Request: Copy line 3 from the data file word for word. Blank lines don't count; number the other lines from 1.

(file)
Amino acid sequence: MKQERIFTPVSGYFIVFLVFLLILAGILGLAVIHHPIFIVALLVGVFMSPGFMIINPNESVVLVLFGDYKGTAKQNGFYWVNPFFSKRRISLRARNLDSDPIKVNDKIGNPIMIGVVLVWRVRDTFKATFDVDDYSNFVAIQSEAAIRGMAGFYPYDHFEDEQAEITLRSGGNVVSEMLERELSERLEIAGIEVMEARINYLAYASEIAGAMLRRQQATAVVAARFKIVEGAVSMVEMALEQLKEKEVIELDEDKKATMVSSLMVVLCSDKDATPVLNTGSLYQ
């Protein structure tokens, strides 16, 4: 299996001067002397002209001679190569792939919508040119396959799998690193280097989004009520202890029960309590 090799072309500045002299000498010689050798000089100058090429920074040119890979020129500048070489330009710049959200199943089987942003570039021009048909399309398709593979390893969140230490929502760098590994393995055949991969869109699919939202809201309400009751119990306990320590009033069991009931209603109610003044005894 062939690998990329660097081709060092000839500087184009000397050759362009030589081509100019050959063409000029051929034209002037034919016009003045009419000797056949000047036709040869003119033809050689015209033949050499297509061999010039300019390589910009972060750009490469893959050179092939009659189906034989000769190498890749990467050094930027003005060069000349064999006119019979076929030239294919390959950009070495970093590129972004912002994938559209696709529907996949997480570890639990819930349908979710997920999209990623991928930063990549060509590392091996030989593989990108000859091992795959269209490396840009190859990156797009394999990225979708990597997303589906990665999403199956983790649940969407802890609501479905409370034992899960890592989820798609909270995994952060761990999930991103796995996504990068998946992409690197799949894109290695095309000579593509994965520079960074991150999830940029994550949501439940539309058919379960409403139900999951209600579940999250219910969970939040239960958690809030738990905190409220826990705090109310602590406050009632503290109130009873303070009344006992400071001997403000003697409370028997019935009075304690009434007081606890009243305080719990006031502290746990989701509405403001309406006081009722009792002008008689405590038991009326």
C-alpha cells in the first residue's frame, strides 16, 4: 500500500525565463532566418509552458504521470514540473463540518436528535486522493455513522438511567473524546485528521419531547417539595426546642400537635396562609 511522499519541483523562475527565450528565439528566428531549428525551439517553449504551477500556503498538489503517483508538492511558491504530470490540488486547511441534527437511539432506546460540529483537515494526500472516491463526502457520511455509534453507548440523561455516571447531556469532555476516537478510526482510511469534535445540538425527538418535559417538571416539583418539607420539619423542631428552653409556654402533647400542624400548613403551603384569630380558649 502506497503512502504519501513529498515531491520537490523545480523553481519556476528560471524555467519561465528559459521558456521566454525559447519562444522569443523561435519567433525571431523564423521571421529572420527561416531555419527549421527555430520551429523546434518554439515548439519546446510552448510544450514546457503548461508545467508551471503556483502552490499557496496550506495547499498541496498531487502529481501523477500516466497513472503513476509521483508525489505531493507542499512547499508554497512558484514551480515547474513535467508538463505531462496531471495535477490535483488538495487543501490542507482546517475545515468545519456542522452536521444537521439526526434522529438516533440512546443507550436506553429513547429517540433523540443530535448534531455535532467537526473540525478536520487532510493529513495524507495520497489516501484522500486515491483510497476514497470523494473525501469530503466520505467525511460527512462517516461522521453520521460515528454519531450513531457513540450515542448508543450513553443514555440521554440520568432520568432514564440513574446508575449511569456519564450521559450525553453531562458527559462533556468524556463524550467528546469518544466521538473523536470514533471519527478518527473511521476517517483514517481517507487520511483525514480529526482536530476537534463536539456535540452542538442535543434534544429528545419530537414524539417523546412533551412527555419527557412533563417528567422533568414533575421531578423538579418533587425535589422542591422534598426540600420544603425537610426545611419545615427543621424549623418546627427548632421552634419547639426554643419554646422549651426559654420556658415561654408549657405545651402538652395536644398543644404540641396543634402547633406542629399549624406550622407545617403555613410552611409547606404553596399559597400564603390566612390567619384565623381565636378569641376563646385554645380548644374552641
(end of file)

C-alpha cells in the first residue's frame, strides 16, 4: 500500500525565463532566418509552458504521470514540473463540518436528535486522493455513522438511567473524546485528521419531547417539595426546642400537635396562609 511522499519541483523562475527565450528565439528566428531549428525551439517553449504551477500556503498538489503517483508538492511558491504530470490540488486547511441534527437511539432506546460540529483537515494526500472516491463526502457520511455509534453507548440523561455516571447531556469532555476516537478510526482510511469534535445540538425527538418535559417538571416539583418539607420539619423542631428552653409556654402533647400542624400548613403551603384569630380558649 502506497503512502504519501513529498515531491520537490523545480523553481519556476528560471524555467519561465528559459521558456521566454525559447519562444522569443523561435519567433525571431523564423521571421529572420527561416531555419527549421527555430520551429523546434518554439515548439519546446510552448510544450514546457503548461508545467508551471503556483502552490499557496496550506495547499498541496498531487502529481501523477500516466497513472503513476509521483508525489505531493507542499512547499508554497512558484514551480515547474513535467508538463505531462496531471495535477490535483488538495487543501490542507482546517475545515468545519456542522452536521444537521439526526434522529438516533440512546443507550436506553429513547429517540433523540443530535448534531455535532467537526473540525478536520487532510493529513495524507495520497489516501484522500486515491483510497476514497470523494473525501469530503466520505467525511460527512462517516461522521453520521460515528454519531450513531457513540450515542448508543450513553443514555440521554440520568432520568432514564440513574446508575449511569456519564450521559450525553453531562458527559462533556468524556463524550467528546469518544466521538473523536470514533471519527478518527473511521476517517483514517481517507487520511483525514480529526482536530476537534463536539456535540452542538442535543434534544429528545419530537414524539417523546412533551412527555419527557412533563417528567422533568414533575421531578423538579418533587425535589422542591422534598426540600420544603425537610426545611419545615427543621424549623418546627427548632421552634419547639426554643419554646422549651426559654420556658415561654408549657405545651402538652395536644398543644404540641396543634402547633406542629399549624406550622407545617403555613410552611409547606404553596399559597400564603390566612390567619384565623381565636378569641376563646385554645380548644374552641